As adults, the number of breathes we take is nearly 23,000 times a day. Are you aware of the air you are breathing in? As we get through winter and into the beginning of spring, it’s an ideal opportunity to look at your home’s indoor air quality. There are plenty of cool days on the horizon and the cooler air holds less moisture. While drier air may decrease your comfort levels, it can effect your health and your home.
Low Humidity Increases the Likelihood of Getting Sick
Catching a cold doesn’t normally happen colder out. The possibility of ending up with a cold could increase because cold air is less humid than warm air. Lower humidity dries out the mucus membranes that line the nasal and sinus cavities. Those membranes are doing the important job of filtering out bacteria and debris and when they dry out they open up and grow your chance of ending up with an illness, such as the cold or flu.
Dry Air Impacts Your Skin
Your skin is your largest organ, take care of it. If you are feeling extremely itchy, lack of humidity may be the problem. Before you rush to the store to start busting out lotion in bulk, think about investing in a whole-home humidifier as another solution.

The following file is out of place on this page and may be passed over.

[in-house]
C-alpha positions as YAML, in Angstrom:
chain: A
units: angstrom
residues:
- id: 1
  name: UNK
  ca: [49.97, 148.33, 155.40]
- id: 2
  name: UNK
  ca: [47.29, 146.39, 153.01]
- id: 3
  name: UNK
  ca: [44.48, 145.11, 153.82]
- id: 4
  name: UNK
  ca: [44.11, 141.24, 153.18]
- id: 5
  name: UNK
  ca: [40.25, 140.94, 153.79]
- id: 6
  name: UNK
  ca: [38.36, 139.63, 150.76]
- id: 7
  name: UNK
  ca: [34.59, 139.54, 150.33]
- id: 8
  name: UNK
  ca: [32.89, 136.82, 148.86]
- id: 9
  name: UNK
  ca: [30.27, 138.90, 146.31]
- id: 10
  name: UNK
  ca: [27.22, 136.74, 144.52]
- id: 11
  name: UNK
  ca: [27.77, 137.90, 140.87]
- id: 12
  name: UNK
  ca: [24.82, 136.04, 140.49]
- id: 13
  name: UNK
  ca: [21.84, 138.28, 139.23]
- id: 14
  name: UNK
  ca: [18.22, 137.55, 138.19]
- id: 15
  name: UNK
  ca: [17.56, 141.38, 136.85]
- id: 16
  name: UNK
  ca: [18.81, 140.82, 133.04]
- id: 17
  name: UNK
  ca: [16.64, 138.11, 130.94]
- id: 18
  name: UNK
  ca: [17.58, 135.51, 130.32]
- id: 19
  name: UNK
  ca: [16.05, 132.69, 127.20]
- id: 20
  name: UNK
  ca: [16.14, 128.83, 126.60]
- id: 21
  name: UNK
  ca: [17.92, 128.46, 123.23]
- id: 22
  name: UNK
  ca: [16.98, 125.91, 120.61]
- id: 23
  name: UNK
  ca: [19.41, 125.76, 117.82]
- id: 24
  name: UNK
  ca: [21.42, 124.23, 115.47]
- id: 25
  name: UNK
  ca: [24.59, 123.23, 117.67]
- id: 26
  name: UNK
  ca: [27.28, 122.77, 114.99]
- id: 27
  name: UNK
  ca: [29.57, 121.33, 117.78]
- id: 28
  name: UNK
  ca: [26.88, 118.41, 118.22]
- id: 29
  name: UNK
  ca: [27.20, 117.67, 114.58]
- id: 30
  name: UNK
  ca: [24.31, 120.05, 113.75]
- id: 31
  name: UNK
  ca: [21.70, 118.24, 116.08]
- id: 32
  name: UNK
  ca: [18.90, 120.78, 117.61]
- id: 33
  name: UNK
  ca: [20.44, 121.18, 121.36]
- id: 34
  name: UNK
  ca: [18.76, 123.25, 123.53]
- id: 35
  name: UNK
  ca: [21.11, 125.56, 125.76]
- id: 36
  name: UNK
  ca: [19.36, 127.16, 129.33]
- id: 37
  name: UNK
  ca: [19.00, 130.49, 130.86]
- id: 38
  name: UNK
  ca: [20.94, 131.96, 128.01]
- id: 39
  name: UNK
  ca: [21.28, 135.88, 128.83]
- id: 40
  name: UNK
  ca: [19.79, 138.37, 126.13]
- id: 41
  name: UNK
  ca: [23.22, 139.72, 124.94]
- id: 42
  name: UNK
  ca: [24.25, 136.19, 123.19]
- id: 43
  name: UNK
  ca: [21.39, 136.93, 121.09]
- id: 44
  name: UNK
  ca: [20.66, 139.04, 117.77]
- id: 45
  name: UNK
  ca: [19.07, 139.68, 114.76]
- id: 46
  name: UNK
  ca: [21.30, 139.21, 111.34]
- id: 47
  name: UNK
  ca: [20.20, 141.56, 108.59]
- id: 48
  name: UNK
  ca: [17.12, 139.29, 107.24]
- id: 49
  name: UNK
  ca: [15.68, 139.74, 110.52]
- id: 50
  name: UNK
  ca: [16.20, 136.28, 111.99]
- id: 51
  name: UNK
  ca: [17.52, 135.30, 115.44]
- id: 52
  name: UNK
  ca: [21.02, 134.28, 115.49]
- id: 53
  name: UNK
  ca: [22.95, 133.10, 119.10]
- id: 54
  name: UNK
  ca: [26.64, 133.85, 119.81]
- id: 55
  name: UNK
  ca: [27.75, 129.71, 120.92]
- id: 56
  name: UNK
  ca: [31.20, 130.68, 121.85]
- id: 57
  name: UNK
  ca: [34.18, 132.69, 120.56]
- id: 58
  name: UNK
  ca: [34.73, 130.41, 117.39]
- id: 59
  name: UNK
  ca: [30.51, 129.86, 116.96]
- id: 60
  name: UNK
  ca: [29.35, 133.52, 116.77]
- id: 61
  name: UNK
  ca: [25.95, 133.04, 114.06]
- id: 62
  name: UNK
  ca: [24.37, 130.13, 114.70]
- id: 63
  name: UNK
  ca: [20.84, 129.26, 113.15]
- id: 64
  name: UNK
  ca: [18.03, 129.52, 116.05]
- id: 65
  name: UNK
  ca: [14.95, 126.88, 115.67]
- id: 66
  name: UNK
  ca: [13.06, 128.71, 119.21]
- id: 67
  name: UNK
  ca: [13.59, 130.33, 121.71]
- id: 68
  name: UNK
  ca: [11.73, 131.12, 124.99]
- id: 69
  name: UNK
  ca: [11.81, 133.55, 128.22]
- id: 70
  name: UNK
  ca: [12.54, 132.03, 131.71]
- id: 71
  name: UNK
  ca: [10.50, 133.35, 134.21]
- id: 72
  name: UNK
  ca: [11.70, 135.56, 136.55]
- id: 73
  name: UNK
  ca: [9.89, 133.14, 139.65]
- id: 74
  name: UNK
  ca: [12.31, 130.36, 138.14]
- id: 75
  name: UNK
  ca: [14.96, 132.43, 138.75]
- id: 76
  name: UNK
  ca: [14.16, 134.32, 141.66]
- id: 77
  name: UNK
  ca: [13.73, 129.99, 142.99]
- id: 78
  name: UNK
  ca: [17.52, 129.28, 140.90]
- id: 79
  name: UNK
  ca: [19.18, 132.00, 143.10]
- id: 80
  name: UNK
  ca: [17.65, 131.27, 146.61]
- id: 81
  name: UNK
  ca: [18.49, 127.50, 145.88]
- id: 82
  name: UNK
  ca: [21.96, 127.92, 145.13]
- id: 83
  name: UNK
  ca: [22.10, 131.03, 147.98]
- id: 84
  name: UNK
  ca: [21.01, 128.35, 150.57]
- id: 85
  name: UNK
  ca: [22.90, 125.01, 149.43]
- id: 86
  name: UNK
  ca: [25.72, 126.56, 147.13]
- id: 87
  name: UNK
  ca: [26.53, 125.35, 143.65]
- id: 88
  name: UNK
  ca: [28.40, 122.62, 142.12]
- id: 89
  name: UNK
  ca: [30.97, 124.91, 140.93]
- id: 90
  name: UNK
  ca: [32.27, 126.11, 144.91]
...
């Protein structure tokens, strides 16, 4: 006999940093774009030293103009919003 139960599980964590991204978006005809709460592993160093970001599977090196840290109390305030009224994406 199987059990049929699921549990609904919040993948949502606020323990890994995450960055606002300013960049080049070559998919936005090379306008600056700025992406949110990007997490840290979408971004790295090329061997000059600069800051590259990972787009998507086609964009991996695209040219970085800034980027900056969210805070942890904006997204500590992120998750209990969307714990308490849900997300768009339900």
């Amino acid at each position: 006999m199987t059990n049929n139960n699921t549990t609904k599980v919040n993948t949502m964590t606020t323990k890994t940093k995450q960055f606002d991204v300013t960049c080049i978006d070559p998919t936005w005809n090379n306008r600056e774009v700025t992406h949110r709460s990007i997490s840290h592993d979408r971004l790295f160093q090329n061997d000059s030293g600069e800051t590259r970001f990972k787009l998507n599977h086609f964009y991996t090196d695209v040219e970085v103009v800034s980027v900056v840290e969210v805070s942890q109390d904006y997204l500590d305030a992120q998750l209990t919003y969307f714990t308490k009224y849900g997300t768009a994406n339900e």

Damages to Your Home
If your air lacks moisture it will attempt to pull moisture from the items in your home. This could result in the wood in your home becoming damaged and make cracks in the walls and floors.
Checking for Dry Air
Aside from itchy skin and a perpetual cold there are some other ways to check for dry air in your home, including:
- A boost in static electricity
- Cracks in your flooring
- Gaps in trim and molding
- Peeling wallpaper
Any of these issues could mean it’s time to consider a humidifier and boost your indoor air quality.
Our team wants to ensure those 23,000 breaths you take every day are the best possible. Your health and home should be your top priority. You can contact us at 951-299-9853 and talk with one of our indoor air pros to help you find the perfect humidity level for your indoor space.